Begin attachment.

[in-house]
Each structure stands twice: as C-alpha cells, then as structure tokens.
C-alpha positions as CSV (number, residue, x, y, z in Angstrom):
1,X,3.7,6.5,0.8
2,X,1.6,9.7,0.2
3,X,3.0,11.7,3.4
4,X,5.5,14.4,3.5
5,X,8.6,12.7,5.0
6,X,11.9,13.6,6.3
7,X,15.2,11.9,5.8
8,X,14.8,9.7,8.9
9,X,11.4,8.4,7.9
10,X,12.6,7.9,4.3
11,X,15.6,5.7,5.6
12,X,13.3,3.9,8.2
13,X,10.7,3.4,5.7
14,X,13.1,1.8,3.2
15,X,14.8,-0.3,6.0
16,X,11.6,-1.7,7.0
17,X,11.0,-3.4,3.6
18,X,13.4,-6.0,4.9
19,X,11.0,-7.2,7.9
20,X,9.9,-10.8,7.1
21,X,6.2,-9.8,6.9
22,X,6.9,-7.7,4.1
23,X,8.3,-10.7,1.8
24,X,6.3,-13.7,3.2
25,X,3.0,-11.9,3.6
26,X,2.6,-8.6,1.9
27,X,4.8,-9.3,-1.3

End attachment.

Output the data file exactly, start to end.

[in-house]
Each structure stands twice: as C-alpha cells, then as structure tokens.
C-alpha positions as CSV (number, residue, x, y, z in Angstrom):
1,X,3.7,6.5,0.8
2,X,1.6,9.7,0.2
3,X,3.0,11.7,3.4
4,X,5.5,14.4,3.5
5,X,8.6,12.7,5.0
6,X,11.9,13.6,6.3
7,X,15.2,11.9,5.8
8,X,14.8,9.7,8.9
9,X,11.4,8.4,7.9
10,X,12.6,7.9,4.3
11,X,15.6,5.7,5.6
12,X,13.3,3.9,8.2
13,X,10.7,3.4,5.7
14,X,13.1,1.8,3.2
15,X,14.8,-0.3,6.0
16,X,11.6,-1.7,7.0
17,X,11.0,-3.4,3.6
18,X,13.4,-6.0,4.9
19,X,11.0,-7.2,7.9
20,X,9.9,-10.8,7.1
21,X,6.2,-9.8,6.9
22,X,6.9,-7.7,4.1
23,X,8.3,-10.7,1.8
24,X,6.3,-13.7,3.2
25,X,3.0,-11.9,3.6
26,X,2.6,-8.6,1.9
27,X,4.8,-9.3,-1.3